My grandfather gave me a hacked version of Photoshop when I was 12 and it became my new medium for drawing. I was fascinated by it. Later, in high school, our guidance counselor told me about graphic design and how people did that for a living. She got me a one-day internship at a big ad agency in Montreal—I was from a small town, so this was a big deal. The minute I saw their office and the type of work they did, I knew I wanted in. Having the memories of that physical place was really helpful over the following year because I had a vision of my goal. It kept me going through the late nights of student work.
In the Quebec school system, you go through high school, followed by cegep and then university. For cegep, I did a three-year graphic design program at Collège Ahuntsic, and then I went to UQÀM (Université du Québec à Montréal) where I got a BFA in graphic design. During university I also studied abroad for a semester at ESAG Penninghen in Paris in their Graphic Arts Masters program.
My very first design job was over the summer after my first year of cegep. There was a two-person communications agency in my hometown and I showed up unannounced with my portfolio on a CD and asked if I could work there. The designer looked at it briefly and said I could start the following day (I think he was a bit overworked). I worked mostly on adapting his designs to various print projects like restaurant menus or local newspaper ads, which gave me good work experience.
I also had a recurring freelance gig for a dance festival in that same town. I created their press kits and printed programs for many years. Essentially, I worked on anything that was printed in-house on their greyscale laser printer—it was all pretty scrappy but very cool. I worked for a little money and comp tickets for the dance shows, which was great.
My initial plan was to do three years of cegep followed by three years of university and then work at a big agency to learn from the best creatives and gain some experience. Cegep went according to plan, but my semester abroad changed my whole perspective on life and made me question my plans and priorities. I was never much of a risk-taker and liked things to be in order, so being uprooted in a foreign country was precisely what I needed in that moment.
While I was still in France I decided to send a Facebook message to the founders of a food blog that had just been launched in Montreal. I told them I’d like to design their cookbook if they were ever to make one. They politely replied and thanked me for my interest in their project. Many months later, I got an email from them saying they were now thinking of doing a book, and would like to interview me. I ended up getting the project, which turned into a full-time job and lasted two more years. To balance school and work, I started taking night classes to earn my credits. I considered not graduating because I was already working, but decided to keep going. It took four and a half years instead of three, but I’m really glad I did all of it.
The first thing is probably the presentation itself. Whether it’s very clean or super bold, it should be mindful of its purpose, which is showcasing the work and thought process that lead to it. Good photography is also key, even if mockups are used. Everything should feel intentional and it should be aesthetically pleasing (or at least creatively interesting in some way). In terms of content, I look for a variety of components— like branding, web design and typography—which give me a certain understanding of a candidate’s conceptual thinking skills as well as how detail-oriented they are. Not everyone necessarily has web design projects (it’s very dependent on each school’s focus), but it’s becoming increasingly necessary. It can be taught to a certain extent, but basic UX/UI skills are definitely a plus. All of this ‘click-bait-y’ stuff is necessary, but it really all comes down to the interview in the end. Talent is just as important as personality.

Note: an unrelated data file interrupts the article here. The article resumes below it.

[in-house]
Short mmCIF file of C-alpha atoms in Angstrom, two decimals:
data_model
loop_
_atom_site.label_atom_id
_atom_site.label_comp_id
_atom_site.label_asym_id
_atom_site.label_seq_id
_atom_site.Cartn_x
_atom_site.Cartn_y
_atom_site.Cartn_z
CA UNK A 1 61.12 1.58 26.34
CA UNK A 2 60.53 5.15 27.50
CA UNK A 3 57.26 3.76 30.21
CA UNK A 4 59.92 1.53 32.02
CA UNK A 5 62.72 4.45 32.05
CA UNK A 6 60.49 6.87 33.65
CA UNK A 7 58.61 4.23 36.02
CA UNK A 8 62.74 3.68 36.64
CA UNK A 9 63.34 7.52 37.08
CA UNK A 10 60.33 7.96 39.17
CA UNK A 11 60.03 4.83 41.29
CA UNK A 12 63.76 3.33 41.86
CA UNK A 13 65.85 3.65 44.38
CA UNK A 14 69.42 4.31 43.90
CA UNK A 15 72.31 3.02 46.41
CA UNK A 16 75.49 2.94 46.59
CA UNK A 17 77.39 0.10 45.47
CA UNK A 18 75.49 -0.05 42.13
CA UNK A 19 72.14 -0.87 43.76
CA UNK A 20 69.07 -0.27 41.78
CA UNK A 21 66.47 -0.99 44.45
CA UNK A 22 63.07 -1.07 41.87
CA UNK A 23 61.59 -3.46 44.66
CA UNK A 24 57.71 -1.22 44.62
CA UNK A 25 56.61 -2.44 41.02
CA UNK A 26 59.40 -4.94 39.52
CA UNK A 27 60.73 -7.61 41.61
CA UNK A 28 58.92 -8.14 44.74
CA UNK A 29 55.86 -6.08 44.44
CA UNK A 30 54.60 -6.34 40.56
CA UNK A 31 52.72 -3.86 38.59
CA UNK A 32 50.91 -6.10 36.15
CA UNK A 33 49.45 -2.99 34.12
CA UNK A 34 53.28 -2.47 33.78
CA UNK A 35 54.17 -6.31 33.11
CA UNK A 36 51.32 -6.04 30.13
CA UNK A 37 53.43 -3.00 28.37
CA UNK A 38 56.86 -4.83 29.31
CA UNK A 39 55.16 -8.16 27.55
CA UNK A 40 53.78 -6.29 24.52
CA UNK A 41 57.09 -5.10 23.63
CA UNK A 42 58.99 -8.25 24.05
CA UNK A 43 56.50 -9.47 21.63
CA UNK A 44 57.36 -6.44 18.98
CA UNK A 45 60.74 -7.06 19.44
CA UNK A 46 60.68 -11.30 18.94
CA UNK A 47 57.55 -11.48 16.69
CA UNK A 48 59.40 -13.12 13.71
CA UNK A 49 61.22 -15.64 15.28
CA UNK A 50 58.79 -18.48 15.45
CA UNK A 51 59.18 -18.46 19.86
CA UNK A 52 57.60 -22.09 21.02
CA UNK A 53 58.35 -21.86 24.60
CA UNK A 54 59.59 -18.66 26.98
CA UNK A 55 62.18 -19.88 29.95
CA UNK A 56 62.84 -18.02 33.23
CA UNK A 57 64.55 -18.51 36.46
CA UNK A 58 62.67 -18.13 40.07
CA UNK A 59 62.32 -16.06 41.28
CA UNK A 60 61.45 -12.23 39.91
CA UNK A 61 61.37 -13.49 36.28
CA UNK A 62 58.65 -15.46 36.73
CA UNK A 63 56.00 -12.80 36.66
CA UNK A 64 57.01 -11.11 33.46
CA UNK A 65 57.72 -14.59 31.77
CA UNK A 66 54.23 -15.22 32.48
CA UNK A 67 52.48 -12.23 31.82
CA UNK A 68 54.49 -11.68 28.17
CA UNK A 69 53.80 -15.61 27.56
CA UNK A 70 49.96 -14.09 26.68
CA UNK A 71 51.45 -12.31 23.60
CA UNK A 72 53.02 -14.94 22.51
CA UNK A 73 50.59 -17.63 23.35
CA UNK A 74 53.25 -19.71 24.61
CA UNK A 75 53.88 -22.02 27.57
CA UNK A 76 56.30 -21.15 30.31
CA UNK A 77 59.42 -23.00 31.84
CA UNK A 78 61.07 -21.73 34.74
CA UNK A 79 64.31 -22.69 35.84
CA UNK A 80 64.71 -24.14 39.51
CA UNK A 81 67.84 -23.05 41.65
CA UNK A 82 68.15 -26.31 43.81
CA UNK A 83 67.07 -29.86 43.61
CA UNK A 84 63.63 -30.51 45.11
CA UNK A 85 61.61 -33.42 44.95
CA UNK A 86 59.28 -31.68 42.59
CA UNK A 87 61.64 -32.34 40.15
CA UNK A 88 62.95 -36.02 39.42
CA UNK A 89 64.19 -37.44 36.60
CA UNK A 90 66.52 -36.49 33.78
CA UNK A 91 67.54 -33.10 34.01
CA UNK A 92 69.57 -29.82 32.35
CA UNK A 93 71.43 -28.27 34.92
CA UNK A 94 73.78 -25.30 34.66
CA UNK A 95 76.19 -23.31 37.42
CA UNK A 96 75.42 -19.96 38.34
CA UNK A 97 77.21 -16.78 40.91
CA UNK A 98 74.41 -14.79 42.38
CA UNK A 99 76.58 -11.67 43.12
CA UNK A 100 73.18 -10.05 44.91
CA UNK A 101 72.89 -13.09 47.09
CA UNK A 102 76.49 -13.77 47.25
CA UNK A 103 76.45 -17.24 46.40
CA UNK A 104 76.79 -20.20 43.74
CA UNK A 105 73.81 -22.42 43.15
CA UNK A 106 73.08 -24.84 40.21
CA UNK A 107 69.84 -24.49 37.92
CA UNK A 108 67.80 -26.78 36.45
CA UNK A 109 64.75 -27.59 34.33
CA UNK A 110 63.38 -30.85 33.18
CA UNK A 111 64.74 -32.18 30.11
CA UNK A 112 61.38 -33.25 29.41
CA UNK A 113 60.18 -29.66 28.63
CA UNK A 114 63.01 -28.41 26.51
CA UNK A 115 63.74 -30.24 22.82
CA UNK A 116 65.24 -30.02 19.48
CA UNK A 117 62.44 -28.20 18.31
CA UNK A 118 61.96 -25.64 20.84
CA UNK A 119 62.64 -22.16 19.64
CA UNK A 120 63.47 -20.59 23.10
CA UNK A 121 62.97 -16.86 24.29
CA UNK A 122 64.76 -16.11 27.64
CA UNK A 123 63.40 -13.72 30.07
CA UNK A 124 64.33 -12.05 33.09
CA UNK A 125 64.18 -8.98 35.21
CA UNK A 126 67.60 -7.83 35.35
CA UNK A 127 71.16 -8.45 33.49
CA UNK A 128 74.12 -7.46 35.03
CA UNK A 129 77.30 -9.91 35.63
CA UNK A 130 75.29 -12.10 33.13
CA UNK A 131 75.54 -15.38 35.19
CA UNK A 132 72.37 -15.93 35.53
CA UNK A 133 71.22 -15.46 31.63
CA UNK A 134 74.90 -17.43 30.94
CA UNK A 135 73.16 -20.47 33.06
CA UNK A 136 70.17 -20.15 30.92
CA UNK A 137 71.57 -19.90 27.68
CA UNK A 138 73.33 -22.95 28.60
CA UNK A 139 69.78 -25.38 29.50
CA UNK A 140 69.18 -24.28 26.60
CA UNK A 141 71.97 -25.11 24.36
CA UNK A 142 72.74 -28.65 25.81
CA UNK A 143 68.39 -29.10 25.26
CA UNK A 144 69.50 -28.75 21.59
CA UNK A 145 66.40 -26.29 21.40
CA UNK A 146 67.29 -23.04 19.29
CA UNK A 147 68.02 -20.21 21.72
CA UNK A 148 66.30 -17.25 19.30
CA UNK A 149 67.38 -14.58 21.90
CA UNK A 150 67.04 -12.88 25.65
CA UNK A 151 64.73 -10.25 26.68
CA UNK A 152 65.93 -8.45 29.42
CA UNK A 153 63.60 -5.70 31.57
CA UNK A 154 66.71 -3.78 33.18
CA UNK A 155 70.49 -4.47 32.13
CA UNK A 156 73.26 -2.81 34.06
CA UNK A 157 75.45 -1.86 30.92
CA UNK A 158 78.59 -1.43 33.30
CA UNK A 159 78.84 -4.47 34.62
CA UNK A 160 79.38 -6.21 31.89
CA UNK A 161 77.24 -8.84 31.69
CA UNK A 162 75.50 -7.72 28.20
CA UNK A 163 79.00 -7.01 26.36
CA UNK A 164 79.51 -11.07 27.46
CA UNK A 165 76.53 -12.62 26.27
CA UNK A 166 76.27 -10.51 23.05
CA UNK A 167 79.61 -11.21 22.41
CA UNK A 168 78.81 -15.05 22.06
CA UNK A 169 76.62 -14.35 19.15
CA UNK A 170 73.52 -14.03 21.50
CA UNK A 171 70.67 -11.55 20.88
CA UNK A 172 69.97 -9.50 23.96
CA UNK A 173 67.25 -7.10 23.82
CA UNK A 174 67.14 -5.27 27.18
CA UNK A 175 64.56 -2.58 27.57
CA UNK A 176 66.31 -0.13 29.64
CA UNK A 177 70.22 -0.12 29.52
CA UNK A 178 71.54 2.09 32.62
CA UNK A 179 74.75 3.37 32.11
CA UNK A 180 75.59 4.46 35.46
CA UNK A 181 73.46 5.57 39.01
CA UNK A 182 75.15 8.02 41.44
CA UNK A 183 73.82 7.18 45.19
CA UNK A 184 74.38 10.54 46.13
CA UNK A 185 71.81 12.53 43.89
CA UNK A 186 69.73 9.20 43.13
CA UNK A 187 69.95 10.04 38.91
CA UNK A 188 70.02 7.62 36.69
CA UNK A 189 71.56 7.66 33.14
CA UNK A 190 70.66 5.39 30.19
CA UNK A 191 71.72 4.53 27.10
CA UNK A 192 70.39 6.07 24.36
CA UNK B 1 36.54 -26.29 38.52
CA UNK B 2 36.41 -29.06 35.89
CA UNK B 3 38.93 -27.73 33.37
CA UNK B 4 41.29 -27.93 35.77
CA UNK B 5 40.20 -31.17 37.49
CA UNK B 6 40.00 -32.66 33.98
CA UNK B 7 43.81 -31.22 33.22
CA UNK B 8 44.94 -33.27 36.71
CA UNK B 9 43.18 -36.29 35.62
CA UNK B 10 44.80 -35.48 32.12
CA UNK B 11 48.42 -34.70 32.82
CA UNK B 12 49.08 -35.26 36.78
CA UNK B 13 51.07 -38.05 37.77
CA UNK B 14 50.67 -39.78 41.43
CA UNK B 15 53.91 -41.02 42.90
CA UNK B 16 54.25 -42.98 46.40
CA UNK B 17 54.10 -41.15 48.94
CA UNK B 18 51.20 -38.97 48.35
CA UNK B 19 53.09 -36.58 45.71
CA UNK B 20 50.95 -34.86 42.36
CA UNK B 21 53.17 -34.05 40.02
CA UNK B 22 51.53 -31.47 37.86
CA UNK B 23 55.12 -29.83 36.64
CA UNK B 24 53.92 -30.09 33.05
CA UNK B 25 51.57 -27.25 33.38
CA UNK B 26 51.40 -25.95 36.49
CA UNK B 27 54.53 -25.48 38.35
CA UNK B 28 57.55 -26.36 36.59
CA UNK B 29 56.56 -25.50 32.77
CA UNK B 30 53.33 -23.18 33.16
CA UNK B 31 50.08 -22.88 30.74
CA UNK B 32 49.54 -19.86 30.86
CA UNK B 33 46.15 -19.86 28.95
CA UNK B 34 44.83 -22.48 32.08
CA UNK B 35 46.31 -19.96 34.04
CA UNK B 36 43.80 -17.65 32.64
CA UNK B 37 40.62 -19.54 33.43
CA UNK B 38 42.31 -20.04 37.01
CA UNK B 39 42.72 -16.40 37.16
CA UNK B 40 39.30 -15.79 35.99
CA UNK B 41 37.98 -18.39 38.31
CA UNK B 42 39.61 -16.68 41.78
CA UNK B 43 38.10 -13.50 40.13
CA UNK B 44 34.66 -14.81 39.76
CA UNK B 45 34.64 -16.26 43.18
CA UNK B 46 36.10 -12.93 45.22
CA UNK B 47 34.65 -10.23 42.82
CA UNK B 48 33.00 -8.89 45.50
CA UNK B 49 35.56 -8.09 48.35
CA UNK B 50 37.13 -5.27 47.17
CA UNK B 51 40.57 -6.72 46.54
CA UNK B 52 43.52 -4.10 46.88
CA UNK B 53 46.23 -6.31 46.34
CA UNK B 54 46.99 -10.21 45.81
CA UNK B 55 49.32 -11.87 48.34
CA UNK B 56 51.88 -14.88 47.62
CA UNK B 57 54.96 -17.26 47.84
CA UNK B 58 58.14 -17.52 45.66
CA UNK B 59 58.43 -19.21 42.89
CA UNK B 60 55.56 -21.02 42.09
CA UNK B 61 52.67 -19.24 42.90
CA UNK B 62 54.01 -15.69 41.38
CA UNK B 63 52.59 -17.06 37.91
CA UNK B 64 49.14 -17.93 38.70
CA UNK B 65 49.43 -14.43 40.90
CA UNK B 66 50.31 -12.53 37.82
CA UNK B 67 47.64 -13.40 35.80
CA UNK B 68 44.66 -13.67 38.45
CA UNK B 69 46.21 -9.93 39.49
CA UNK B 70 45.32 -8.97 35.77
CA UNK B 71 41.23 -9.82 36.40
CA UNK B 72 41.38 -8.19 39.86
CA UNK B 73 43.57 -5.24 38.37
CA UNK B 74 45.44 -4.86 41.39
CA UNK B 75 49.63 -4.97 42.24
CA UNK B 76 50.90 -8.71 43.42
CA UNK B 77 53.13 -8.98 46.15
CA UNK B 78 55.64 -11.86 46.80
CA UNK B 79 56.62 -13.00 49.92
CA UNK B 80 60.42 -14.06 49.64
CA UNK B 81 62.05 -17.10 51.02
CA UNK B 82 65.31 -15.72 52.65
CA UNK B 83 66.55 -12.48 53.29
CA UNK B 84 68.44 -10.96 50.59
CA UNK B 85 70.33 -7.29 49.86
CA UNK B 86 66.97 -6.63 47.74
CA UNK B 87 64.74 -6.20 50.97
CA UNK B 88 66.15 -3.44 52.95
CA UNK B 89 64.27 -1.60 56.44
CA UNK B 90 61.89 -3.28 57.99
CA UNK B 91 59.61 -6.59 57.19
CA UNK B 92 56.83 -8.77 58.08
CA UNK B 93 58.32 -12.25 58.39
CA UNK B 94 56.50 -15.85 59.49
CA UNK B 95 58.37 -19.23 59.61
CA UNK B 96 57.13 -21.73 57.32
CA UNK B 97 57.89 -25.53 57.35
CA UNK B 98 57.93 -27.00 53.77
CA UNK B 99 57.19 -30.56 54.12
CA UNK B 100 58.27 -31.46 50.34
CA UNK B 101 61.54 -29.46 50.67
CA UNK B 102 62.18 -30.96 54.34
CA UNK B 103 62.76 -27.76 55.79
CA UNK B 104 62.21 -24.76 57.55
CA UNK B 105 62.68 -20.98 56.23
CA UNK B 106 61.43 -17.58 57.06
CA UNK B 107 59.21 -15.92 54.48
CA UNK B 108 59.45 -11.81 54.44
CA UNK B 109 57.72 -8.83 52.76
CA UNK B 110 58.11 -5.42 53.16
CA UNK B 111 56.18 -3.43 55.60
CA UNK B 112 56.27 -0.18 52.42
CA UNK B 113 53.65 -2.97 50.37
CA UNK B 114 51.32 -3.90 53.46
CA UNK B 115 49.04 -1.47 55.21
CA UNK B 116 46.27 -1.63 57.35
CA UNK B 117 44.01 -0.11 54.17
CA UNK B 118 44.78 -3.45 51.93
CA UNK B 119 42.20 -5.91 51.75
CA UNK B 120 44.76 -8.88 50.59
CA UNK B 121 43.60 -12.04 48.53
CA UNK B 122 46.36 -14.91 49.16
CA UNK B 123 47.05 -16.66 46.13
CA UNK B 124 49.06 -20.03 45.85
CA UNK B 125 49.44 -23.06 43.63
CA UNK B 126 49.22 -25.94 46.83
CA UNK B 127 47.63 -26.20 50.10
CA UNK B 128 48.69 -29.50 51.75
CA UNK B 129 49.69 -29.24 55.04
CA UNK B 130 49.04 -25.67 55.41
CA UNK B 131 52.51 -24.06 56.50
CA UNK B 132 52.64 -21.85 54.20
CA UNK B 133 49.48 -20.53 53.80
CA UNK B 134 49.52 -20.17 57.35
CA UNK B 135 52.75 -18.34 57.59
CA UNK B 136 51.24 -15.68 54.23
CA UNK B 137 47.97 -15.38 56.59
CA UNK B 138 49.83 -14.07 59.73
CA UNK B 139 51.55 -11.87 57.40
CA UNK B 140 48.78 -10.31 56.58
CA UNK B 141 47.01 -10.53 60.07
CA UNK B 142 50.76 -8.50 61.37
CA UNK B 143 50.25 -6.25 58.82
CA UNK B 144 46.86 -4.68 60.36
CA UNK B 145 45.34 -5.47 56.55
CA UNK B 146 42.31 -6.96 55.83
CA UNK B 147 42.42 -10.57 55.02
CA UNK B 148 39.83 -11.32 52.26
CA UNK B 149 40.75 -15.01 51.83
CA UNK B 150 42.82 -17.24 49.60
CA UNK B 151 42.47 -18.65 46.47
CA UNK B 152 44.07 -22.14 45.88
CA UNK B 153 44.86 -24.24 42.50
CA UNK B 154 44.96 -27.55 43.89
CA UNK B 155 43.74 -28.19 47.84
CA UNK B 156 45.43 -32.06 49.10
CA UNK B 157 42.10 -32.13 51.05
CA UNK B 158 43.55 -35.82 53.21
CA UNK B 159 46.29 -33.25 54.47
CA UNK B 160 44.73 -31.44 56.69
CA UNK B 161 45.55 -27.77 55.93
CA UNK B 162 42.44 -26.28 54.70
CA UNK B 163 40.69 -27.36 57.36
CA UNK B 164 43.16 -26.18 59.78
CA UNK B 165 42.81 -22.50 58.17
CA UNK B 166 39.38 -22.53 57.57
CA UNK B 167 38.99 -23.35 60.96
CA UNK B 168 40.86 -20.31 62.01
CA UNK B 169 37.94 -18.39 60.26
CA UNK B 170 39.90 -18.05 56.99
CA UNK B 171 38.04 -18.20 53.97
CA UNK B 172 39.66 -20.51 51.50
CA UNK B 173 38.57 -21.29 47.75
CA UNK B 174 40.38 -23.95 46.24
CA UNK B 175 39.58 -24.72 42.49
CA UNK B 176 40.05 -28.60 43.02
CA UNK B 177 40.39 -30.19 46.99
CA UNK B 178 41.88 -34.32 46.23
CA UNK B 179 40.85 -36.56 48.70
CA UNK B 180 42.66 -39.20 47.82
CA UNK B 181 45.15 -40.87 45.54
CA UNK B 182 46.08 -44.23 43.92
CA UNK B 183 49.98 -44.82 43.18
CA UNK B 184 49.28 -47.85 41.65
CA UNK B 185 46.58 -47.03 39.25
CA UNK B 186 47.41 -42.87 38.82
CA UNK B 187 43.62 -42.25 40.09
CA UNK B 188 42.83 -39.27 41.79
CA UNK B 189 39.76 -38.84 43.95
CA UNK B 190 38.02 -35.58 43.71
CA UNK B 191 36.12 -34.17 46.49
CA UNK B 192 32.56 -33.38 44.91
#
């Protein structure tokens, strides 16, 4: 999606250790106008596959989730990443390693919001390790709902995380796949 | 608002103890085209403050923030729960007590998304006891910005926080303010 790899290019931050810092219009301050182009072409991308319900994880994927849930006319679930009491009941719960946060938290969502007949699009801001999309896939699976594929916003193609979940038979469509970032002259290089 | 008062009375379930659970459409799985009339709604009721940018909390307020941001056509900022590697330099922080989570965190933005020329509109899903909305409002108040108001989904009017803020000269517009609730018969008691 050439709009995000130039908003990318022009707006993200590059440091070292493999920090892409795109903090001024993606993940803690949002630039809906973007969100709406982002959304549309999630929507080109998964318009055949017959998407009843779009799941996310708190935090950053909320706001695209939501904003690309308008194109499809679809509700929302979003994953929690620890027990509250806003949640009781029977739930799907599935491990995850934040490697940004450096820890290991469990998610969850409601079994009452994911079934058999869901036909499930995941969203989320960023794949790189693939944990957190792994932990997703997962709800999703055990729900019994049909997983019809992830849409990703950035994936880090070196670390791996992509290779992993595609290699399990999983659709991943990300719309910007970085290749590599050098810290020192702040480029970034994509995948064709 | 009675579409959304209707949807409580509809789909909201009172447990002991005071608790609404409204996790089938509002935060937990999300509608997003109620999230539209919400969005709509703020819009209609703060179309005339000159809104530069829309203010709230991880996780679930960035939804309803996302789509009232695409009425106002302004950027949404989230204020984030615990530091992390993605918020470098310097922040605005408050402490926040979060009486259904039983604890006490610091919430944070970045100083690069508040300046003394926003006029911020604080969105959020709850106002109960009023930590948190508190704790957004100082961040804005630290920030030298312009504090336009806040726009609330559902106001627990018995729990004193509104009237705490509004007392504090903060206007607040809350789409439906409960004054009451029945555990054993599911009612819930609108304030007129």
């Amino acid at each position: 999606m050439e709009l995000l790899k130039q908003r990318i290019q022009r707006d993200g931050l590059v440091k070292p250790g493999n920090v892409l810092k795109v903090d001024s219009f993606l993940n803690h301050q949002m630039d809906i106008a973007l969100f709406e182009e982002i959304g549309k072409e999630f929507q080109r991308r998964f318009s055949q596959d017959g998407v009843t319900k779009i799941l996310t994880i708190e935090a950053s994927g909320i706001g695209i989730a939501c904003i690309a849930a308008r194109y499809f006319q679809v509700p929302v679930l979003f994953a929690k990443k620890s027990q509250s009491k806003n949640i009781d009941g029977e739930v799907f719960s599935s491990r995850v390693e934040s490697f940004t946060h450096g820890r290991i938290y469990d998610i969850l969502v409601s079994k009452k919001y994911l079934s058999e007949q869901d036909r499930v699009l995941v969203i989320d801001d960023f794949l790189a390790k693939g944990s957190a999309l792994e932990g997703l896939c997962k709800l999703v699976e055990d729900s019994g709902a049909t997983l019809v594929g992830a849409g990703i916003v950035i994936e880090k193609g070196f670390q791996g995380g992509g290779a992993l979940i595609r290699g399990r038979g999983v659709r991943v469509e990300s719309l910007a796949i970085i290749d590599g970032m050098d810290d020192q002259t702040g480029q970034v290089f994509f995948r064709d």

As with any relationship, both parties need to give to create something amazing. A great client is one that understands they are in a partnership, and not making a one-way transaction. There needs to be trust and respect for each person’s expertise, and an openness to learn on both sides. Designers will advise and educate based on their industry knowledge, and the best clients are the ones who will value that insight and pick recommendations based on it. The best outcomes are often found when clients are brave enough to be bold and different.
I think it’s always mutually beneficial when each party knows what they don’t know, and are willing to trust the more qualified side to make the call. A big part of it also lies in setting expectations, and the foundational / strategy work before starting design. Alignment from day one is key to staying on track with concepts, and communication throughout the project will prevent many issues from arising.
Be bold. There will be creative constraints soon enough. Take advantage of this brief period where your only clients are your teachers, and there are no strict rules. Be an idealist and strive to do things differently, because grades won’t matter later on, but your portfolio will.
Ask for what you want. Nobody is hanging around wondering how they could make your dreams come true, so don’t hesitate to reach out to your ideal employers. The fact that you care the most will make you the best candidate. Life is a puzzle and everyone gets a few random pieces. It’s your job to advertise what you have and what you want in order for those pieces to come together.
See the world and never stop learning. It’s filled with amazing people who will change your life forever.